“Form follows function” is something that I apply to nearly all aspects of my life, especially my wardrobe. This hasn’t always been the case, but I’ve found that if I only purchase a few items that serve me well, it becomes much easier and more enjoyable to get dressed in the morning. In dating terms, my wardrobe and I are now in it for the long haul. Here are a few tips for you to build the minimalist wardrobe of your dreams!
Say farewell. Take a hard look at your closet and pull items that you’ve hardly (or never) worn, that you’ve worn into the ground, or have too many variations of. I recommend separating these items into three piles: one for Salvation Army, one to give to a friend, and one to sell (Poshmark and Buffalo Exchange are my favorites). The pieces left in your closet should be ones that you LOVE and would wear right away. If not, do a second round of editing.
Figure out what you ACTUALLY wear. I did a huge edit today which allowed me to realize:
- I regularly wear monochromatic pieces.
- I have four pairs of black skinny jeans on rotation.
- I won’t wear plaid, thin stripes, or any sort of print.
- I have a penchant for trendy jackets that usually get donated after the season is over.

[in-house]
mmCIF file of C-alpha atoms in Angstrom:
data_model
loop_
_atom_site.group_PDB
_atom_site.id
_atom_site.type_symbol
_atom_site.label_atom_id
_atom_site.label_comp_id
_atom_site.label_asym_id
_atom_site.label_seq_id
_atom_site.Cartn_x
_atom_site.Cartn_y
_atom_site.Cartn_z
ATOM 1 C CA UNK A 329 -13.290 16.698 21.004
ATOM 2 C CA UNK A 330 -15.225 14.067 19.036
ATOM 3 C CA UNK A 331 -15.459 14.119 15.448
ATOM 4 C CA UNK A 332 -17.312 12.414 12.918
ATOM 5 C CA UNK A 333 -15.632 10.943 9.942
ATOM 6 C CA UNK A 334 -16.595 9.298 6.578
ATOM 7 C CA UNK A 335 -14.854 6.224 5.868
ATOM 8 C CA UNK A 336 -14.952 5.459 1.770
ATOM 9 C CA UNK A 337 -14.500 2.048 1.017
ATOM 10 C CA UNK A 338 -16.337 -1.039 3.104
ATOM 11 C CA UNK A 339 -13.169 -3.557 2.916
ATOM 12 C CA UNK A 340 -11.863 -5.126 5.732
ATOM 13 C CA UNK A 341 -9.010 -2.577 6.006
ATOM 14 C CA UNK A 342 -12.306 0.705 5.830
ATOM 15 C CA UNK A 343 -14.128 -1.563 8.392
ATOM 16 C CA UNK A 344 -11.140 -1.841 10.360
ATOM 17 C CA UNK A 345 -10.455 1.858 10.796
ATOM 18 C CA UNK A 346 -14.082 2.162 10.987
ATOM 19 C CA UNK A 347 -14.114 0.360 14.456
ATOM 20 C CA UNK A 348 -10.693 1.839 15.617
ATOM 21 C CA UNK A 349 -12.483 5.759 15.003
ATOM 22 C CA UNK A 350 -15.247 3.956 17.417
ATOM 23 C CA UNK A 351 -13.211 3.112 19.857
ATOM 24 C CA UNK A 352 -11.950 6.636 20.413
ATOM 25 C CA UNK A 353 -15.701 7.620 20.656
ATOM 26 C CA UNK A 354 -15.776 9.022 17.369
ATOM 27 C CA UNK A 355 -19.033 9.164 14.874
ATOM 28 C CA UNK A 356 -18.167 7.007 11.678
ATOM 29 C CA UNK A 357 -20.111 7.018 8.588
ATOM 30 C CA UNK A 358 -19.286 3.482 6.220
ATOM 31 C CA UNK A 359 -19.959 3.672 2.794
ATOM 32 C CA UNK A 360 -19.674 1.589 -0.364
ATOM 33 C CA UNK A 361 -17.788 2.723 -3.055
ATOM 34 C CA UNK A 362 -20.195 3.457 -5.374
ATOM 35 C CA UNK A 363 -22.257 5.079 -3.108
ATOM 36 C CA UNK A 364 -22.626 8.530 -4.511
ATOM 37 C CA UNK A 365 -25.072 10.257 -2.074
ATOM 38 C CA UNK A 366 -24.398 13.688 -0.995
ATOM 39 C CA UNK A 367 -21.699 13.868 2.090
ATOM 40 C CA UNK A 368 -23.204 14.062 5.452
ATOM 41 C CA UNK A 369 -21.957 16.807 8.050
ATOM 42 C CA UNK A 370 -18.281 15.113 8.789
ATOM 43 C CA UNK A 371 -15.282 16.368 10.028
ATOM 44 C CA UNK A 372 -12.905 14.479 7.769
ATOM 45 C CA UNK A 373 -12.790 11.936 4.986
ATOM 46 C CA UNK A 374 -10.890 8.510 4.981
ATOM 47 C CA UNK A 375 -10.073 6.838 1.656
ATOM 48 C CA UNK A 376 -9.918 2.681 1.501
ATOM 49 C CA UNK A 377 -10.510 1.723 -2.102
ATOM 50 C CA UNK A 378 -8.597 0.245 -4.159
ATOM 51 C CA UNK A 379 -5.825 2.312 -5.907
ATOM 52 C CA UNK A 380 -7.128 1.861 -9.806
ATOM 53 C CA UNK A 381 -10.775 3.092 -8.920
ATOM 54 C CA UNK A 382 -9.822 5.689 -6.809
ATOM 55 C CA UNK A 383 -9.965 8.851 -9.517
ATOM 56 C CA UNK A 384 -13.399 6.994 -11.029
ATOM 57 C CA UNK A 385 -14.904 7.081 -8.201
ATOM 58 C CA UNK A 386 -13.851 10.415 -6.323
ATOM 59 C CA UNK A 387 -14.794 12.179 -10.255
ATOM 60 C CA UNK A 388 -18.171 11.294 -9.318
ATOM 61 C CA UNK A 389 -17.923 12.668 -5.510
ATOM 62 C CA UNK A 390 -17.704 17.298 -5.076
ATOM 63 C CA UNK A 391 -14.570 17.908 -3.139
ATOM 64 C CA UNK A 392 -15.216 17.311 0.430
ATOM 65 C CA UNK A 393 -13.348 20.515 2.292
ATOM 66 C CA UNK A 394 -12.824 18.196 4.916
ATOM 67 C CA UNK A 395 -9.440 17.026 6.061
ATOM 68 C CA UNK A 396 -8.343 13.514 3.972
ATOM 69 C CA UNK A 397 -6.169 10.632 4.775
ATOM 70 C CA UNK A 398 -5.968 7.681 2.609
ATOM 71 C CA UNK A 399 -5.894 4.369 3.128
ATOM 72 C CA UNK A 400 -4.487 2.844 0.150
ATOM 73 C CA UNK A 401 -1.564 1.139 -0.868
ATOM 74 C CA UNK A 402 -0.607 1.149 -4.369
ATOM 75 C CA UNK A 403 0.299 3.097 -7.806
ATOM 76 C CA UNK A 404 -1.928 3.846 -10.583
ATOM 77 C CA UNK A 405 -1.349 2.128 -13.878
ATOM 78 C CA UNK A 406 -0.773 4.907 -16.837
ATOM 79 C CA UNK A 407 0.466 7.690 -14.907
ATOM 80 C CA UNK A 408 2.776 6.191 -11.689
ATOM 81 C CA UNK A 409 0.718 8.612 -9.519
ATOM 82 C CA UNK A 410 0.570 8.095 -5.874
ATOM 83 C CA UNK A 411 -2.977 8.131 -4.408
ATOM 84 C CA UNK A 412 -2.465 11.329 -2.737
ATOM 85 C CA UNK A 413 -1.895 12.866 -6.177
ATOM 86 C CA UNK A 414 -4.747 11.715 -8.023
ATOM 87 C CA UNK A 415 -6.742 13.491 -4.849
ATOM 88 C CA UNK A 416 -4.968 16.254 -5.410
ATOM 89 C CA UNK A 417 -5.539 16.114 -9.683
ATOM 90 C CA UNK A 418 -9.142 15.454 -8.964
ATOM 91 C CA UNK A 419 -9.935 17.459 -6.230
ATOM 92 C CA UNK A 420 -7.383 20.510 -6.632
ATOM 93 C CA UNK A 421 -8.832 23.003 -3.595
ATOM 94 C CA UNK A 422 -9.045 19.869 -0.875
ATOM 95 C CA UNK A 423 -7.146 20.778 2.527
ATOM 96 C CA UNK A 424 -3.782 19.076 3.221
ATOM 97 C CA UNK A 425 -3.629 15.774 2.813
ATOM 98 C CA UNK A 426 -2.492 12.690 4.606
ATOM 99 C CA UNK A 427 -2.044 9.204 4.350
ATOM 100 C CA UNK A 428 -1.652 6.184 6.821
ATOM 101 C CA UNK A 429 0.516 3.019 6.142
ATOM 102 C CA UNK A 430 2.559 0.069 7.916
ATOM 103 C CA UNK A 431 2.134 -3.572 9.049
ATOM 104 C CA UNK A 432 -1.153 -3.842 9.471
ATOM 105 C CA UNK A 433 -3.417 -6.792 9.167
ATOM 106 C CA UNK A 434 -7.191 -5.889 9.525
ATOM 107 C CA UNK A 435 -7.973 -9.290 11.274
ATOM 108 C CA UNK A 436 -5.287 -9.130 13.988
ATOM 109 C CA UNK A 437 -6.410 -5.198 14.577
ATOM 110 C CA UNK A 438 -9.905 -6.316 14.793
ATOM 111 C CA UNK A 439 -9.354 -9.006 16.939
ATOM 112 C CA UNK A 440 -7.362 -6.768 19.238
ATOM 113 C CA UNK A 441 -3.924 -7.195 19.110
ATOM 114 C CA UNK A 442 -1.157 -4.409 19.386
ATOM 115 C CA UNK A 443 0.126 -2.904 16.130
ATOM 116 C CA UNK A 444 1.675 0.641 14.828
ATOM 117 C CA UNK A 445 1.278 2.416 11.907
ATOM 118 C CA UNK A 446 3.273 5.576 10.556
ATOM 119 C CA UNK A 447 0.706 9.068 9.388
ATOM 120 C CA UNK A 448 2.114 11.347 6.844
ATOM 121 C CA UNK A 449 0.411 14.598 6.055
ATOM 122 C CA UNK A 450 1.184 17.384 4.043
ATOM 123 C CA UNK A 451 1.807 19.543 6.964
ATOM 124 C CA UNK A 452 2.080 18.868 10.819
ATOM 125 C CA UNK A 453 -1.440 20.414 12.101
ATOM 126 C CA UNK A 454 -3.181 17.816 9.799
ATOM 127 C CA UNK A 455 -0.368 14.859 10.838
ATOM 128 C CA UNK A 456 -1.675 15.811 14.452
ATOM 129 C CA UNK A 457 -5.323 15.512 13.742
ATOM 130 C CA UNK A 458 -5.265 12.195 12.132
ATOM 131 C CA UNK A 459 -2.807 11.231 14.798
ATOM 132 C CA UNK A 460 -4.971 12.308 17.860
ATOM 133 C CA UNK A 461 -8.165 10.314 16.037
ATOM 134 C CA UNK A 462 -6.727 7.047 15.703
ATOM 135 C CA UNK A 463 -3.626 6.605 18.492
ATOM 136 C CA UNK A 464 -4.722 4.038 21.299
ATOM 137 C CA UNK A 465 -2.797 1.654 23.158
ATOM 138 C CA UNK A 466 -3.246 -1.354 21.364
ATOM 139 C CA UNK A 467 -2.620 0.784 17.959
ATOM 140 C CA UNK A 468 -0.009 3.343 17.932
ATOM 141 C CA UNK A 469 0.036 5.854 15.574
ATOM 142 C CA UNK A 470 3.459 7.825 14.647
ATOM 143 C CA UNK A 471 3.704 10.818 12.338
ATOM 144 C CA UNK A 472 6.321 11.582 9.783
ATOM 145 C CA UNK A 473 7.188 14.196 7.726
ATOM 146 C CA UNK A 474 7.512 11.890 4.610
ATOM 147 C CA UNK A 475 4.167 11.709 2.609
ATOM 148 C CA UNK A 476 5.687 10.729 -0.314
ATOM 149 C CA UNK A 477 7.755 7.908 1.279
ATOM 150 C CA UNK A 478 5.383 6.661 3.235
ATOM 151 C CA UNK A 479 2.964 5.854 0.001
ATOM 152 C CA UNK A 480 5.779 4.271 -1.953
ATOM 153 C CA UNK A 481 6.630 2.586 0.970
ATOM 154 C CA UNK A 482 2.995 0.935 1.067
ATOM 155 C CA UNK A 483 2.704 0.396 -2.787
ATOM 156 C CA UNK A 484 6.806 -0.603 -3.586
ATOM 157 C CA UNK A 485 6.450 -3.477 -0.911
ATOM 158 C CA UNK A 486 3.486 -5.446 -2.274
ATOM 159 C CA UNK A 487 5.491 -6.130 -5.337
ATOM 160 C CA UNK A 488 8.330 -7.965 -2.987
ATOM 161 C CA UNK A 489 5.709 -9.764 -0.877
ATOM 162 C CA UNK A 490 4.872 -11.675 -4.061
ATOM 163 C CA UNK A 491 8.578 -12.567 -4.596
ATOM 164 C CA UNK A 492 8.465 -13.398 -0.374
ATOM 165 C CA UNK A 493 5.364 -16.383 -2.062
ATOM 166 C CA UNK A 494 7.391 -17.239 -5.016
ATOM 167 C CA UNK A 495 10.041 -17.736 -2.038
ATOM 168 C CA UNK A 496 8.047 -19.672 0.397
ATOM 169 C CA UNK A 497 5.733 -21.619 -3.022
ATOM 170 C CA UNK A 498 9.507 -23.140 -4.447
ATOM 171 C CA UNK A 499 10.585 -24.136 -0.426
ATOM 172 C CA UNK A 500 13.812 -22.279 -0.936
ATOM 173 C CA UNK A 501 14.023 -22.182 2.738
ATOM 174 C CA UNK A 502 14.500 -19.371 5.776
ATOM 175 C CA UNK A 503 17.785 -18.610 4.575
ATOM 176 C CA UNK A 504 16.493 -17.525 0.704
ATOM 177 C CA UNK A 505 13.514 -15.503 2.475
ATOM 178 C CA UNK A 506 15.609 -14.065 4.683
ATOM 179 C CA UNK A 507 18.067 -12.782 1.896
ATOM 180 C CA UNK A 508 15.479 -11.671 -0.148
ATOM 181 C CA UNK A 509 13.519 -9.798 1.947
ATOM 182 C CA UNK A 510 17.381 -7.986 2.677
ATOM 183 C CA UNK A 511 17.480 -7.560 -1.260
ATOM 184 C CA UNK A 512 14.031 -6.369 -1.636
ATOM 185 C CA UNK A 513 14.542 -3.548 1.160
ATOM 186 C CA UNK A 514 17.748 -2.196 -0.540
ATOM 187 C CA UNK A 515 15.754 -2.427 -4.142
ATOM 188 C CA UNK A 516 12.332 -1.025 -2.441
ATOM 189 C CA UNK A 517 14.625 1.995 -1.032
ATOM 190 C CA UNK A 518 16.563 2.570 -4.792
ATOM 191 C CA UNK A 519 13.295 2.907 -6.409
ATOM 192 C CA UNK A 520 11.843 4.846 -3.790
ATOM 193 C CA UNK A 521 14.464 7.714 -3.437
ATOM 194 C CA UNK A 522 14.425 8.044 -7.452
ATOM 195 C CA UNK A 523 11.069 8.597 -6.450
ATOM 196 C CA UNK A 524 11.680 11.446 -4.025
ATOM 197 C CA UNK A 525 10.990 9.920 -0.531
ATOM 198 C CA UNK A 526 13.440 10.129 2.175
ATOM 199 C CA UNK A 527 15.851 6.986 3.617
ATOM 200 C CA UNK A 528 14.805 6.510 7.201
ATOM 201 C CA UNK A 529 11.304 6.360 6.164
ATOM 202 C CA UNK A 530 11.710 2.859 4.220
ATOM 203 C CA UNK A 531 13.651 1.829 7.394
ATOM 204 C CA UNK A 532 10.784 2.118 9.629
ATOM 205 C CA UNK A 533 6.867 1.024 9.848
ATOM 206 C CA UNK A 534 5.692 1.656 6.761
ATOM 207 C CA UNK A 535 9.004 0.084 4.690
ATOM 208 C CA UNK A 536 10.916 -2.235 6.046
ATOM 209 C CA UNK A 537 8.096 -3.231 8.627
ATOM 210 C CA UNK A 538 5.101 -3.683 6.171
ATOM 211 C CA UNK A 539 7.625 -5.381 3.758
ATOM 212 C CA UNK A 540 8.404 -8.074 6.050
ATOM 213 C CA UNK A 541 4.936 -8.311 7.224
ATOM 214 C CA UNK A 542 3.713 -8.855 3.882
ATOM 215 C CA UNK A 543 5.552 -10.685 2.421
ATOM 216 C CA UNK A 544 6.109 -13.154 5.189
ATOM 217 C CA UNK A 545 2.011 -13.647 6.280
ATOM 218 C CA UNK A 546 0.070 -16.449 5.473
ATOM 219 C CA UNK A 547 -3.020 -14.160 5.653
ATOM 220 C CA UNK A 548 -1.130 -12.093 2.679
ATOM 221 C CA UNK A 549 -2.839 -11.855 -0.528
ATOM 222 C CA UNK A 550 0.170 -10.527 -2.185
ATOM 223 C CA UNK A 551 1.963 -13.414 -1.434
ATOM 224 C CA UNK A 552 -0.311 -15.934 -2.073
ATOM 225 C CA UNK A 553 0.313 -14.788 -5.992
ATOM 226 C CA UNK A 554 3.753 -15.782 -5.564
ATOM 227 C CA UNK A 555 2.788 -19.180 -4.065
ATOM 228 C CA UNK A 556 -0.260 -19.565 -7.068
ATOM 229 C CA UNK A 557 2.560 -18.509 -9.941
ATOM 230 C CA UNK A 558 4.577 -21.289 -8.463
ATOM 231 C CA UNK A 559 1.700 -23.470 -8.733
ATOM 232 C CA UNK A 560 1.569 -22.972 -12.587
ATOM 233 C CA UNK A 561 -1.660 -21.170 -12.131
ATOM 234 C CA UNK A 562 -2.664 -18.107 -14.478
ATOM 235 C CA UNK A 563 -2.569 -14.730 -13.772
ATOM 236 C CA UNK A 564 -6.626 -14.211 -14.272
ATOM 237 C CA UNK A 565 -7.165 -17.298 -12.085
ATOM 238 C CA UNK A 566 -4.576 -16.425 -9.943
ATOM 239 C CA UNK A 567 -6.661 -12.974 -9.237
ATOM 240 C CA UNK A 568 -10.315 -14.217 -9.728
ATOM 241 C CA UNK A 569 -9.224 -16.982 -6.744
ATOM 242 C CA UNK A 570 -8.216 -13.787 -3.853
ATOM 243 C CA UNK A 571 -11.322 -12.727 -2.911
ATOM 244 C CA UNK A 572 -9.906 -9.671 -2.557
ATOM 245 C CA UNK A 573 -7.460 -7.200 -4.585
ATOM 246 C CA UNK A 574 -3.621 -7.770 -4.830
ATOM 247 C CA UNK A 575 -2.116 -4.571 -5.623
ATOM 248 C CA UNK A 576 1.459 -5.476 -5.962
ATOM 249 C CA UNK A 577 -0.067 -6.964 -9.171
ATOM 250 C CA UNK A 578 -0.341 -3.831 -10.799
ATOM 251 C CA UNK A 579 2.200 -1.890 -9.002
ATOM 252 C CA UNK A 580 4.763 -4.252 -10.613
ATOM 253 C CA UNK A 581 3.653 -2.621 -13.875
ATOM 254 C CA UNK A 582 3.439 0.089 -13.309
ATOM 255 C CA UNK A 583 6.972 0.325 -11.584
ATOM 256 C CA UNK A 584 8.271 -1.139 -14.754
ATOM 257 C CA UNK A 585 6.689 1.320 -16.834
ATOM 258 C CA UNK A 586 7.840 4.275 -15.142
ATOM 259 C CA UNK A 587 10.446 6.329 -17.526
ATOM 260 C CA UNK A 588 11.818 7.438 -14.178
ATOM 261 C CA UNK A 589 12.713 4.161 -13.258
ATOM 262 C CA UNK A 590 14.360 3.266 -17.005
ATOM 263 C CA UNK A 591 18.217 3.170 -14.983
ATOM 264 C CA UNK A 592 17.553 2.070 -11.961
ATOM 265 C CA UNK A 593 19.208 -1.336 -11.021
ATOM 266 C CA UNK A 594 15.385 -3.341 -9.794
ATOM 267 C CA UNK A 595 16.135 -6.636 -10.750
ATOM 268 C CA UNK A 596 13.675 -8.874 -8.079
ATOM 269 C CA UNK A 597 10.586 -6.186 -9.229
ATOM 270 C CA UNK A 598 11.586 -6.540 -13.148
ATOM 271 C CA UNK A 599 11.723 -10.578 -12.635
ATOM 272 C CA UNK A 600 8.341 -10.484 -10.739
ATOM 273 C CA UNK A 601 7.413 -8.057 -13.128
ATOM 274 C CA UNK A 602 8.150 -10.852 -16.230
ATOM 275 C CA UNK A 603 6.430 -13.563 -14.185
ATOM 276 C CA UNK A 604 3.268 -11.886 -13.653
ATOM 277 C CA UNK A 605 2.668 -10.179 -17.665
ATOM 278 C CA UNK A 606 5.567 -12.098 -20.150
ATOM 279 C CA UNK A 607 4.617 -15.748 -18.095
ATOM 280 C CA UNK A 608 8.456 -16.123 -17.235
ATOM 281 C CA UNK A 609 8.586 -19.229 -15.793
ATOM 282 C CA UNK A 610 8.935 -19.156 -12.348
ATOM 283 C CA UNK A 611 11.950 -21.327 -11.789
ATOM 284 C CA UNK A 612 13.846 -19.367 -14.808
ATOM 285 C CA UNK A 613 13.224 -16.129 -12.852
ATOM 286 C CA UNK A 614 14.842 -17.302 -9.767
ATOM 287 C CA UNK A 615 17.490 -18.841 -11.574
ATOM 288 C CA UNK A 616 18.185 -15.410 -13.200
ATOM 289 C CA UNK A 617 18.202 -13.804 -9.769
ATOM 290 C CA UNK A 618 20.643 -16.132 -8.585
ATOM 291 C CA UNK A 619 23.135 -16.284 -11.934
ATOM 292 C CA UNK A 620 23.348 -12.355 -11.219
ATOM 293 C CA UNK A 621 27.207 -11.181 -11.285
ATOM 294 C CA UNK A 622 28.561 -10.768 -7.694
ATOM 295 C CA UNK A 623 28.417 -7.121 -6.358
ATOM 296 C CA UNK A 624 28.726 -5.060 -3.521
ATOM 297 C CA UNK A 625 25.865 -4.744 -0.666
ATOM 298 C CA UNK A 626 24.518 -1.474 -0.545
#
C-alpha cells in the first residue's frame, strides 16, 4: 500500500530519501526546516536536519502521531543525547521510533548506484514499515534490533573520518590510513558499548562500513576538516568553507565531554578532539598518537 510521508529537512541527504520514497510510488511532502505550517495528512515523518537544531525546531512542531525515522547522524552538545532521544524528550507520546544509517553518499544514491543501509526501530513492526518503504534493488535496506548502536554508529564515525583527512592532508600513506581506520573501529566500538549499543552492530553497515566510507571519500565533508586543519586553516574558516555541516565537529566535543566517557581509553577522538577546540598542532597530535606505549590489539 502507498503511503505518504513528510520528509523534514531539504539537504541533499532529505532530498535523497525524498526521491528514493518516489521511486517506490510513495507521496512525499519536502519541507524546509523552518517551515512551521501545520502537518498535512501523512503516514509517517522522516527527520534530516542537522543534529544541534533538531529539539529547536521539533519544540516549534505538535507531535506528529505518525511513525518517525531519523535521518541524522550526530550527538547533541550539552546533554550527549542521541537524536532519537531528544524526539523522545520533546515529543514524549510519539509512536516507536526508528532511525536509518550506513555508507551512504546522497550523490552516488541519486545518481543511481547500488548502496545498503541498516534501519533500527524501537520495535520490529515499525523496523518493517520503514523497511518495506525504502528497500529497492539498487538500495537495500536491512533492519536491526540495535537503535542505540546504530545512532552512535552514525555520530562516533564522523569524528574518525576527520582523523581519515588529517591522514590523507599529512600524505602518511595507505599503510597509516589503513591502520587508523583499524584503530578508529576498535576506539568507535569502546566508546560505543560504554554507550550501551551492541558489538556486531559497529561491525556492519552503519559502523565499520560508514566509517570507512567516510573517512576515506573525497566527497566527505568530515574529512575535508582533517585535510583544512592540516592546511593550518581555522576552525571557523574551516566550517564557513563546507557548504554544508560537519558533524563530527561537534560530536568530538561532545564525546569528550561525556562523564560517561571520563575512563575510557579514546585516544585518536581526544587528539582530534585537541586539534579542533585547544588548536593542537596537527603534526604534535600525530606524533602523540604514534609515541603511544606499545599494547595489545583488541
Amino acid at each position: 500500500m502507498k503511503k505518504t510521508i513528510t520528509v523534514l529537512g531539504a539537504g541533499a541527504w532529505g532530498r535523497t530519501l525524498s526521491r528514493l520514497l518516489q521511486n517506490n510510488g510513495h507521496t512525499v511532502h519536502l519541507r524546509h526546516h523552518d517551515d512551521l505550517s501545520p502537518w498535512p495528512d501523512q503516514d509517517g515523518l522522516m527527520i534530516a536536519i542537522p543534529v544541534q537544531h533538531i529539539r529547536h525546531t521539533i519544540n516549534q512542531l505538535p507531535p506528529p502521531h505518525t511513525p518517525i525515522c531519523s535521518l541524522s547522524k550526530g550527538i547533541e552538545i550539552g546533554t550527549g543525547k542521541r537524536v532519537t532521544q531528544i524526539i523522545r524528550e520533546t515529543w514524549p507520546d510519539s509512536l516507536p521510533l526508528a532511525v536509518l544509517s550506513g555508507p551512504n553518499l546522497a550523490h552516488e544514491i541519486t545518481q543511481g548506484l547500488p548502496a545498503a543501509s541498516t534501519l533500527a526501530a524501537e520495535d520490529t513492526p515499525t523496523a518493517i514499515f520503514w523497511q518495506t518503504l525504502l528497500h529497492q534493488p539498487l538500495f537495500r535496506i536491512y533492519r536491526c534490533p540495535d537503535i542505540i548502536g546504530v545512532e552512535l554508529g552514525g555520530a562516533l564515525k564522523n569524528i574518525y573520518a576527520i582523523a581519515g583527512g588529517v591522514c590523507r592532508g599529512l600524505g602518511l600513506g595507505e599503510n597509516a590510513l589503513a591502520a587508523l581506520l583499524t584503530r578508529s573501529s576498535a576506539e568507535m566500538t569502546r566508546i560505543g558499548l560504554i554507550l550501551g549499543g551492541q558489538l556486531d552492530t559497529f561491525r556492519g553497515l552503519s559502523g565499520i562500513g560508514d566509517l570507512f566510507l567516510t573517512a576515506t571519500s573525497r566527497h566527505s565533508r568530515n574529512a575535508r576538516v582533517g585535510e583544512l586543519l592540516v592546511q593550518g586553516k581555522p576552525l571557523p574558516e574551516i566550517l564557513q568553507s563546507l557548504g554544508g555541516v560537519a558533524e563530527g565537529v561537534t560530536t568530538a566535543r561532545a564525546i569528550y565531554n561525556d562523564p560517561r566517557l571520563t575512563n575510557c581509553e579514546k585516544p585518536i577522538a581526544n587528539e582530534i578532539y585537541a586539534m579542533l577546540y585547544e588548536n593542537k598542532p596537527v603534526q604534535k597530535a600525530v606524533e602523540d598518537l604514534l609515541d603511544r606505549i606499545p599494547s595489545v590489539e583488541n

Do a similar assessment of your post-edit wardrobe so you’re aware of what to avoid when shopping.
Invest in quality staples. I expect a lot of mileage out of my favorite items. Consider a black tee shirt from Zara and another from James Perse. The Zara tee cost me $8.90, but only lasted 4 wears and washes, bringing the cost-per-wear to $2.23. I wear my $65 James Perse tee at least once a week (it’s 16-months-old now), bringing it’s current cost-per-wear to $0.92. Quality garments will stand the test of time, which will save you time AND money in the long run. Of course my disposable income doesn’t allow me to buy $65 tee shirts and $200 jeans whenever I please, but I’ve found it becomes very rewarding to save up for and purchase replacements piece-by-piece over time.
Before you relish the fruits of your labor, remember that your wardrobe will always be a work in progress! Here are a few last thoughts before we part ways.
- Own your style and don’t let short-lived trends sway you.
- When re-selling clothes, you’ll maybe get 30-50% of what you originally paid for. To avoid this, wait at least two weeks before making a debatable purchase (yes, even for that $15 tank top that you just HAVE TO have).
- Check care tags! Your wardrobe should be able to serve you for years to come and can only do so on tumble dry low.
Hello, beauties! I’m Becca: an aspiring mobile developer, potter, and painter living in Brooklyn.